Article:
A mission station as defined by Macquarie Dictionary is 'an outback establishment administered by a Christian religious denomination to house Aboriginal people and provide them with education, including religious education, and other care.'
Macquarie Dictionary add the following quotation to give some context to the 'care' provided:
'In the 1920s, the Queensland government pushed tribes out of their traditional areas and placed them onto mission stations and government reserves, allegedly to protect them from whites but in reality to place them under the control of missionaries and government officials.' - Jackie Huggins, 1998.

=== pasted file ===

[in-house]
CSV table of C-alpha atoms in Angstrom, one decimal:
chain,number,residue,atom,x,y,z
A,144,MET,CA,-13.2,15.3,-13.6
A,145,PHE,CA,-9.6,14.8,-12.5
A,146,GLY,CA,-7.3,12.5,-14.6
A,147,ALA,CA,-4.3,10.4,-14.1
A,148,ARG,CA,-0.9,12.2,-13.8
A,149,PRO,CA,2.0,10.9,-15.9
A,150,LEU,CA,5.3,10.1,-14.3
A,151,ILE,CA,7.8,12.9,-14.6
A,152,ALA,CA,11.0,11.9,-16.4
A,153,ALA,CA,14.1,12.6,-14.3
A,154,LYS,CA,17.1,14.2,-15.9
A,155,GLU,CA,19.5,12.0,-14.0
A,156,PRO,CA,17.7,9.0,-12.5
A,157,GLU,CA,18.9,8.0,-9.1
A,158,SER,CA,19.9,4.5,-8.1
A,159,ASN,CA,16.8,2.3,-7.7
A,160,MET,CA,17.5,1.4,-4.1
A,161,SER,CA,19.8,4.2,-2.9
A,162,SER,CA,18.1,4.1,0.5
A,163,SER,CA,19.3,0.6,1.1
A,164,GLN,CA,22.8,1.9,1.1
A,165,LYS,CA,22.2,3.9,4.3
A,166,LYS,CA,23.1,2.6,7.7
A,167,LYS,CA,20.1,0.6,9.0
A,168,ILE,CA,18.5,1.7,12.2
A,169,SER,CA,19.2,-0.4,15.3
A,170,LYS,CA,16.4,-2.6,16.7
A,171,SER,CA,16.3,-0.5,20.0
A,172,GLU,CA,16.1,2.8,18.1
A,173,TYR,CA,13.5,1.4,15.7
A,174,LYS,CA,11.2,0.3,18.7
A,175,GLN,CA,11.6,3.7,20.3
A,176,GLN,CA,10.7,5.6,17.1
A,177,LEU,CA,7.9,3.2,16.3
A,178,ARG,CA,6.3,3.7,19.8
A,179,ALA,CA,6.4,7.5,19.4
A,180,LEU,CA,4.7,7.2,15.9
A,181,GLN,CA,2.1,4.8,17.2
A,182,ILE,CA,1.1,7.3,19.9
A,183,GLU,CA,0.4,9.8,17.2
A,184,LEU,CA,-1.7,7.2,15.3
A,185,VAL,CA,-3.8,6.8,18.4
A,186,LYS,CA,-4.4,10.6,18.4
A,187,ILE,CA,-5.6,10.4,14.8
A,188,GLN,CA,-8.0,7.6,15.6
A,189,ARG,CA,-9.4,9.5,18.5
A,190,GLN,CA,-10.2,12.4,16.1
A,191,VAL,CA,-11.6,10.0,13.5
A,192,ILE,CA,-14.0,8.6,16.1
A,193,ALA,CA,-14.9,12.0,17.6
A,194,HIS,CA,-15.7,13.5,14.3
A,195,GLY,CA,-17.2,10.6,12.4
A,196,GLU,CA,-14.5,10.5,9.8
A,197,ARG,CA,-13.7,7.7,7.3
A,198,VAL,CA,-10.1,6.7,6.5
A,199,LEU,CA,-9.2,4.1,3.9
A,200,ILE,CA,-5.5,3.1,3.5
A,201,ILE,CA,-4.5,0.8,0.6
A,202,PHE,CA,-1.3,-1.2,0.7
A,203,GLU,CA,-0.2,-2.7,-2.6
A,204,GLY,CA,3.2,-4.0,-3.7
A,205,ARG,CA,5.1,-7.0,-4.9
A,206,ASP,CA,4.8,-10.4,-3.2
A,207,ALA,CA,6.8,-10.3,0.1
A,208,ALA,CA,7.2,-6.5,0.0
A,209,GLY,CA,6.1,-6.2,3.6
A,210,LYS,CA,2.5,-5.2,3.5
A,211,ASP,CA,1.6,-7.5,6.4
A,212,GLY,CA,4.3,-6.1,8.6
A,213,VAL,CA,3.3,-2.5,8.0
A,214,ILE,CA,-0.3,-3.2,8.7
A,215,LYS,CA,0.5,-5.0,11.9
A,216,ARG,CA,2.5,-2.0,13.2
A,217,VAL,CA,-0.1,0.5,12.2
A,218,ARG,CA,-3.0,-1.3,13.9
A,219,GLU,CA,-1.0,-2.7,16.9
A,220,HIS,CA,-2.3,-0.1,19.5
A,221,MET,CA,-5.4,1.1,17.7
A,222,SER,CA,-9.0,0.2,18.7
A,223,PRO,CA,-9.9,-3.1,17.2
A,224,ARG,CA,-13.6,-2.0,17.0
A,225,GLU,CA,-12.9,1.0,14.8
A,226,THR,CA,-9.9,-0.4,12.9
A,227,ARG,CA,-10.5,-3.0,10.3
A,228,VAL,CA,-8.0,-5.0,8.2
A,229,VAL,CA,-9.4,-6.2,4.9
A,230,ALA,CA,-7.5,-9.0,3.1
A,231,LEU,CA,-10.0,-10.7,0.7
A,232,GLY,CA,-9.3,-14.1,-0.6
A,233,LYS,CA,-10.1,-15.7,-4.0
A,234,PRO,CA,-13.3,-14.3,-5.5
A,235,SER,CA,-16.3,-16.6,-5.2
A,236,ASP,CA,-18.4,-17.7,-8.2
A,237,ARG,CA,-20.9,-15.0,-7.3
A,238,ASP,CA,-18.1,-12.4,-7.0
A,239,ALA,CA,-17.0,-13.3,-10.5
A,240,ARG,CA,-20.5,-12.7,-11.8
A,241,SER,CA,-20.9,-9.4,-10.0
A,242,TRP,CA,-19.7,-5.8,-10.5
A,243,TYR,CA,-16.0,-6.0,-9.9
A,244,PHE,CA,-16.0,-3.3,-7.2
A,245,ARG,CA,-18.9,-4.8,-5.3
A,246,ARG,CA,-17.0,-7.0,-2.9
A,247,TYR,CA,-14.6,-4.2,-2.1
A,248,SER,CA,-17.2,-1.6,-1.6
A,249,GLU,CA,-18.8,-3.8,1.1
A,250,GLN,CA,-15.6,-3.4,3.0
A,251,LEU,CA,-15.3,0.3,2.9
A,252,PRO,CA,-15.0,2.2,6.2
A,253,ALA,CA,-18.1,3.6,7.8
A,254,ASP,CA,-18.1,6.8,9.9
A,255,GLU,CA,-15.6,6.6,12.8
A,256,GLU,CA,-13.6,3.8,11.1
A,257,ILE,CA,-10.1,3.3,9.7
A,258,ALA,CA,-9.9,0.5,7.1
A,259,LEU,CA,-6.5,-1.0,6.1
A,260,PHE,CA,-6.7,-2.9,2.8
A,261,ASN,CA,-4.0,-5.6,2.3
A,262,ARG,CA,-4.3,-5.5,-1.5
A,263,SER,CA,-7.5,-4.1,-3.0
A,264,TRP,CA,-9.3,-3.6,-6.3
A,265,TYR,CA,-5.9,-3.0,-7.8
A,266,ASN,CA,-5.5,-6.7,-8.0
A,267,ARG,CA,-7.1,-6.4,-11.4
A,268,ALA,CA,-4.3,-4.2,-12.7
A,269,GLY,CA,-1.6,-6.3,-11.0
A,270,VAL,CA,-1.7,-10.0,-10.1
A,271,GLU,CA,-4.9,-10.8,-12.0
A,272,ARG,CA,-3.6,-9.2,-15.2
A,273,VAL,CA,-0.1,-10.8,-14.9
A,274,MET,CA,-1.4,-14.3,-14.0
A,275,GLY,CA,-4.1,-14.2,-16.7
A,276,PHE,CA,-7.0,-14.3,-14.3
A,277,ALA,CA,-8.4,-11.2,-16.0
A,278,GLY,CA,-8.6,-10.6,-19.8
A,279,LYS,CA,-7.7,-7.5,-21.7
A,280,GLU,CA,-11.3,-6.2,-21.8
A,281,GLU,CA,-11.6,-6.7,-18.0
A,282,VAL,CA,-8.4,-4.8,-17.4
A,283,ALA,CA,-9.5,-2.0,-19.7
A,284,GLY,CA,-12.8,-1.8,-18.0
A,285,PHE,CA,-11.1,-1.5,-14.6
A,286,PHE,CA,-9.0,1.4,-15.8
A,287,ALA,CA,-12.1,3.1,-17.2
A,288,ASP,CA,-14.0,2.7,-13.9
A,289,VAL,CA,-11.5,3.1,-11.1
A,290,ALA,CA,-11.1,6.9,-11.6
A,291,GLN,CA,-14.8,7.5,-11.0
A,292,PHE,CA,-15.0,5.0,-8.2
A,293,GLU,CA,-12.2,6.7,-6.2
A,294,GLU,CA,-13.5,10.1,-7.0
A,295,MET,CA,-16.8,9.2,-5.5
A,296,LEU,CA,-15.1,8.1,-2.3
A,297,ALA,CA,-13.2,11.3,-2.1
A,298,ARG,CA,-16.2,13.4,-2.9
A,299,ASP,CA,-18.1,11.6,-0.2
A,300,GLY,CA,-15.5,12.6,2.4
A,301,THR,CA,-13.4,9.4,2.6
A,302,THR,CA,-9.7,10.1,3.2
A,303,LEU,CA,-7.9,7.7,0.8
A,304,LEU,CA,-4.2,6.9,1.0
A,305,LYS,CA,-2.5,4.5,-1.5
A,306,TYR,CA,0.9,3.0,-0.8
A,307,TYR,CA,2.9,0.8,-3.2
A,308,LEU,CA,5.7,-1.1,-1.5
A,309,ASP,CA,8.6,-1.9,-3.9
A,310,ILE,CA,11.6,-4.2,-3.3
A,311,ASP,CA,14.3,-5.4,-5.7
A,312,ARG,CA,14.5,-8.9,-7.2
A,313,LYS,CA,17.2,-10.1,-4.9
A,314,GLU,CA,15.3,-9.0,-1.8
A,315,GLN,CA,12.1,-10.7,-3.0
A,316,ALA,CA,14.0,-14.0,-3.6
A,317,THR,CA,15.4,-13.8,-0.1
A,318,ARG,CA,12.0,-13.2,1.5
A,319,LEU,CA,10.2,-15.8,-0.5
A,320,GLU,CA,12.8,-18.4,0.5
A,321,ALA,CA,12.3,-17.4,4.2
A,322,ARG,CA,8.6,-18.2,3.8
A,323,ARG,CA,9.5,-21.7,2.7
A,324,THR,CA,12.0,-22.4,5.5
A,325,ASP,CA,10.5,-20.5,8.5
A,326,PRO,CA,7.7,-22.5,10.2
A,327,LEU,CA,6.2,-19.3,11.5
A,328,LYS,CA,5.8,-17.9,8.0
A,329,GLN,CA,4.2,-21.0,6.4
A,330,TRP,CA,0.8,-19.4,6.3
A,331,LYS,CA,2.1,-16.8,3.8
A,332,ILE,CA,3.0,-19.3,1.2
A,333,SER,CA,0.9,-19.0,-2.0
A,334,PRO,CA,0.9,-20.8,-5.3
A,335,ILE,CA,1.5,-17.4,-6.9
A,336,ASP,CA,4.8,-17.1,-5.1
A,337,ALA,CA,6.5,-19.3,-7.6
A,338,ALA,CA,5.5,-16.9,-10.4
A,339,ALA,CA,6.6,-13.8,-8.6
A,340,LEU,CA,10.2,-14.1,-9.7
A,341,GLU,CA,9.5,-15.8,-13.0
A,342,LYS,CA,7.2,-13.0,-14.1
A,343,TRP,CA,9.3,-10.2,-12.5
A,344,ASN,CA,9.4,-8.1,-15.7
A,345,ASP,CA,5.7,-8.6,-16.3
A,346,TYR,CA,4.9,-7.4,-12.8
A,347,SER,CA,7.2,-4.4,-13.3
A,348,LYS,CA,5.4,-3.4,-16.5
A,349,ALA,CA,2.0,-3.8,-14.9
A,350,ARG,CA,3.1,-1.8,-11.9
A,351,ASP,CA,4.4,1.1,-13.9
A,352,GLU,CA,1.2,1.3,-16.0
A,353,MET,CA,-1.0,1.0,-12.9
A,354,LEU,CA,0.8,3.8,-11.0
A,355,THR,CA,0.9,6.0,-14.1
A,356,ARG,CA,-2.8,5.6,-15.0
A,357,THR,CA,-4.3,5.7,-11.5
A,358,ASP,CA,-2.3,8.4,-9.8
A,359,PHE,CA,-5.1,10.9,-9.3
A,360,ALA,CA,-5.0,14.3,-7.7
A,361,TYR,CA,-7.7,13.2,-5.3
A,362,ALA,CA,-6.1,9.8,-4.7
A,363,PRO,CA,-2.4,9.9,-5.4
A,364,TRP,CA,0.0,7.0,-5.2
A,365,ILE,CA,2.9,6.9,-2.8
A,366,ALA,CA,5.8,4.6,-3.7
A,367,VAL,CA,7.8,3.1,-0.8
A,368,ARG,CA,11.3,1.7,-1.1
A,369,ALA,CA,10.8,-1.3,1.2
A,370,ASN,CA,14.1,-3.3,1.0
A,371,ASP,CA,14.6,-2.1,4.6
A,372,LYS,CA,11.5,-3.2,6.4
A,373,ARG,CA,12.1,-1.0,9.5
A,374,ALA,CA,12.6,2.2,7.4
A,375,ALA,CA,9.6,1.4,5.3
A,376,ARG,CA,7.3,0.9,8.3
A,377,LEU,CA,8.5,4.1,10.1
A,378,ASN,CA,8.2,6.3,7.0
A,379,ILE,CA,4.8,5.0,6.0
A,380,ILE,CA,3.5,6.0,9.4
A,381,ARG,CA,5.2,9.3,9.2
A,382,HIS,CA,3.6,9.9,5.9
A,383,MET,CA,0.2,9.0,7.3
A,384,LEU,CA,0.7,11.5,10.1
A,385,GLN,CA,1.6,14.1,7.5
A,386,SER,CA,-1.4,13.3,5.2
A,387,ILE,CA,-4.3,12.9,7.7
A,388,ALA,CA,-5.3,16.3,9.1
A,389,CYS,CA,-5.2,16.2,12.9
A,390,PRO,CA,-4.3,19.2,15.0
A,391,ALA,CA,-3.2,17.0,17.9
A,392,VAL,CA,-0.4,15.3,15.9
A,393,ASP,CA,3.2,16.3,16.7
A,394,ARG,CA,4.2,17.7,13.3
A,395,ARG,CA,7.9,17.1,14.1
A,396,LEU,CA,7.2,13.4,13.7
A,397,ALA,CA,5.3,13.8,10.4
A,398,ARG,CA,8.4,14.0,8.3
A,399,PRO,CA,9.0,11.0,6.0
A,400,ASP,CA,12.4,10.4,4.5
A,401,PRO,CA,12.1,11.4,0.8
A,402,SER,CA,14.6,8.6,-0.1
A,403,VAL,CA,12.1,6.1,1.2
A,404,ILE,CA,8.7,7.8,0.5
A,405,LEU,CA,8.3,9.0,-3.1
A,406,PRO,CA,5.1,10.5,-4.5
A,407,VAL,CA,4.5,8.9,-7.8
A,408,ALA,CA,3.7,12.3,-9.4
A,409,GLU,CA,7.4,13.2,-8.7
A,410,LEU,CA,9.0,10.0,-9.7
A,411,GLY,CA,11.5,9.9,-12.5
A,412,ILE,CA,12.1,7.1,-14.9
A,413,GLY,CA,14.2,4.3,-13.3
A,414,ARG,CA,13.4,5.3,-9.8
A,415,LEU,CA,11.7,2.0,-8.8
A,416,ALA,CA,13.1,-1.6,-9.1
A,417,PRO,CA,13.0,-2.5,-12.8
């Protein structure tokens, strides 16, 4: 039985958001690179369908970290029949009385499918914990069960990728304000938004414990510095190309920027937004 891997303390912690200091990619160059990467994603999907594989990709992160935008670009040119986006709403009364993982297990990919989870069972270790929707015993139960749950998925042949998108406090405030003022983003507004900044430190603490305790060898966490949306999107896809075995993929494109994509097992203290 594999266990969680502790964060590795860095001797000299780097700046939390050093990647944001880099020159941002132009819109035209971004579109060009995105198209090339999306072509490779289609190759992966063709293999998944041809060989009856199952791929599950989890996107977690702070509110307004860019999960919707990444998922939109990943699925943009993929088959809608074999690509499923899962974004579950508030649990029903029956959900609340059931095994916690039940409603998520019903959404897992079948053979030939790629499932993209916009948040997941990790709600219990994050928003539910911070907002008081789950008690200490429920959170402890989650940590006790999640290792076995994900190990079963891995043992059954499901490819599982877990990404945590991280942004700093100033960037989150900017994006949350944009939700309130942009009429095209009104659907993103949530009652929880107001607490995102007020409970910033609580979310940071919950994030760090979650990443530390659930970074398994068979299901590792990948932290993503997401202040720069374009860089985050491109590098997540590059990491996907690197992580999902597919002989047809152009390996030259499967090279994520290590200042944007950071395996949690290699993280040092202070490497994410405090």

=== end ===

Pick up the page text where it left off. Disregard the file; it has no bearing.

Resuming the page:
In 1905 at a royal commission in WA, Commissioner Roth had the following exchange with the Chief Protector of Aborigines Henry Prinsep:
[Commissioner]: Does your Department presume that these mission stations are run in the interests of the natives and not of the managers, trustees, or people in charge? [Prinsep]: Yes; I presume so. Have you a reason to doubt such a presumption? [Commissioner]: I have.
Sources used to compile this entry: Macquarie Dictionary Online, http://www.macquariedictionary.com.au.
Prepared by: Debra Rosser
Created: 31 January 2012, Last modified: 1 June 2017